Drawn by the potential for recession-resilient investment, buyout firms have set their sights on companies that administer health care to patients in their homes or other sites outside of hospitals.
Of course, heightened interest begets increased competition, which in turn begets higher purchase prices. Jack Draughon, head of the health care team at LBO shop
Regardless of purchase price multiples, buyout shops are nonetheless attracted to the sector, which figures to expand significantly as the nation’s population ages. Baby boomers, a cohort that accounts for 28 percent of the United States population, are due to turn 65 between 2010 and 2020. As they get older, they will undoubtedly increase the demand for health care.
The Blackstone Group is hardly alone. In May,
One reason the sector may be attracting interest is because home health care companies are struggling with Medicare cutbacks, which essentially means they can be bought at a discount. About a third of Apria Healthcare’s $2 billion projected revenue for 2008, for example, will be from Medicare, according to the Los Angeles Times. The company warned in May that Medicare reimbursement shortfalls for certain respiratory drugs would cut 2008 revenue by $12 million more than the company had estimated. Still, the combination of a beaten-down stock and prospects for long-term, demographic-induced upswing, attracted Blackstone Group. (The firm declined to comment because the take-private hasn’t yet closed.)
To be sure, there are others not as enthusiastic about the sector. “We at Paine & Partners are being more conservative in health care and are spending less time on the industry than we have in the past,” said Dexter Paine, the firm’s founder, who has been investing in health care since the late 1980s.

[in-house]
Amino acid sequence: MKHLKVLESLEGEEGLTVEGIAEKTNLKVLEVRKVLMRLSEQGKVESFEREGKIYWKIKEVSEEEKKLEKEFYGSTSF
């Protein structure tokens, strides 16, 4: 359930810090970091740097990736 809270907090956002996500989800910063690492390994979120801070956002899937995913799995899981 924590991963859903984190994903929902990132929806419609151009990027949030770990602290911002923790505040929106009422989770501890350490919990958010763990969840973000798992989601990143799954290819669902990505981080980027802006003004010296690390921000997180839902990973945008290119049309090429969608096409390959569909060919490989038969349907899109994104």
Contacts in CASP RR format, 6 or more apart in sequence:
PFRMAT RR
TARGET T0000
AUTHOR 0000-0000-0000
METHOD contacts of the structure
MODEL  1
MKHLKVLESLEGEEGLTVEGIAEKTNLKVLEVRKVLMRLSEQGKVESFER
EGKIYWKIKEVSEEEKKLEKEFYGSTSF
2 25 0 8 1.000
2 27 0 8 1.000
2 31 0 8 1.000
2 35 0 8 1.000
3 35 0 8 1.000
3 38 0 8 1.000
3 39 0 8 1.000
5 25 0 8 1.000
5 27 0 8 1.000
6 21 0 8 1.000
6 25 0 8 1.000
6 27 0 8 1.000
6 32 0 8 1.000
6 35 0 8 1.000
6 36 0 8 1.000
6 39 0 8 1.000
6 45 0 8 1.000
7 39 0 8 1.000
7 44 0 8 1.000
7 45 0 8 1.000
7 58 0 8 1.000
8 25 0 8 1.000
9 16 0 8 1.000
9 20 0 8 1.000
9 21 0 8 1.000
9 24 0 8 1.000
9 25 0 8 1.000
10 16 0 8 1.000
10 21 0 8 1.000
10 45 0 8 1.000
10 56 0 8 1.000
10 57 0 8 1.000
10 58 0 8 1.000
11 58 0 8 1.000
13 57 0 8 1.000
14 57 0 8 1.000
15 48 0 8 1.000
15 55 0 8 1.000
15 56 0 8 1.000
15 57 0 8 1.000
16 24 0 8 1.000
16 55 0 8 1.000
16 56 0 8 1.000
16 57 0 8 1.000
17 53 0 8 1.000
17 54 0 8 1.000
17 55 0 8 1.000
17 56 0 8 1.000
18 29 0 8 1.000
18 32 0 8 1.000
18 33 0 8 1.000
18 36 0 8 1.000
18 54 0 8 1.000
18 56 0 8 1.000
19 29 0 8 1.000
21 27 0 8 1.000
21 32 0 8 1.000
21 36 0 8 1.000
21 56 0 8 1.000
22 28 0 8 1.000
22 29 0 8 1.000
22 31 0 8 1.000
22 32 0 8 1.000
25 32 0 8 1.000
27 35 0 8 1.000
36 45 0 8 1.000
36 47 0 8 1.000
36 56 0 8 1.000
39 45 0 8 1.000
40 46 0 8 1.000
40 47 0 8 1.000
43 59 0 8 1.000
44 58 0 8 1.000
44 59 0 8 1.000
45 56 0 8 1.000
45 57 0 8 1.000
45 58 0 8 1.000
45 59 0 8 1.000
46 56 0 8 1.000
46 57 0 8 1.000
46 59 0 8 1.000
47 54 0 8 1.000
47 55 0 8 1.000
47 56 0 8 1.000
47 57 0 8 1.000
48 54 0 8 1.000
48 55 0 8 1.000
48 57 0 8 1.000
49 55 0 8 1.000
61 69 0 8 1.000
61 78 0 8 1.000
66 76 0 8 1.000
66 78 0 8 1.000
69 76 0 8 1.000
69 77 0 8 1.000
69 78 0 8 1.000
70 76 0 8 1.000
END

Paine & Partners sold Byram Healthcare in part because of impending reimbursement changes, as well as uncertainty over how the next administration will address the nation’s health care crisis. “I don’t know whether that’s a plus or minus,” Paine said of the uncertainty. “But it makes for a complex environment.”
Firms betting on the long-term success of home health care see several favorable attributes for patients and investors. As health care costs increase, more people are choosing cheaper alternatives such as home health care or seeking care at clinics outside of hospitals. As it turns out, these alternatives are also cheaper for Medicare, Medicaid and HMOs, said Turner Bredrup, managing director and head of health care at Harris Williams, a Richmond, Va.-based sell-side advisory boutique. “There’s a belief—and I believe it’s a sound belief—that increasingly care will be taken to the home and only the sickest will be cared for in hospitals or nursing homes,” he said.
That’s just fine with patients, who have demonstrated that they prefer to avoid the hassle of hospitals as often as possible, Arcapita’s Draughon said. “People just don’t like dealing with it,” he said.
Moreover, home health care companies are less capital-intensive than hospitals and require less physical infrastructure, Bredrup said. Also, thanks to technological innovations, formerly difficult procedures such as colonoscopies and kidney dialysis can now be performed at clinics or even in the home.
Loan issuance for mid-market health care deals remains strong in an otherwise flagging environment, reaching $3 billion in the first quarter of 2008. That’s a 23 percent increase from the first quarter of 2007, according to Reuters Loan Pricing Corp.
“In the coming months, the health care sector may continue to be a refuge for investors given its resilience to the overall economic downturn relative to other industries,” according to a recent Reuters LPC analysis of the industry.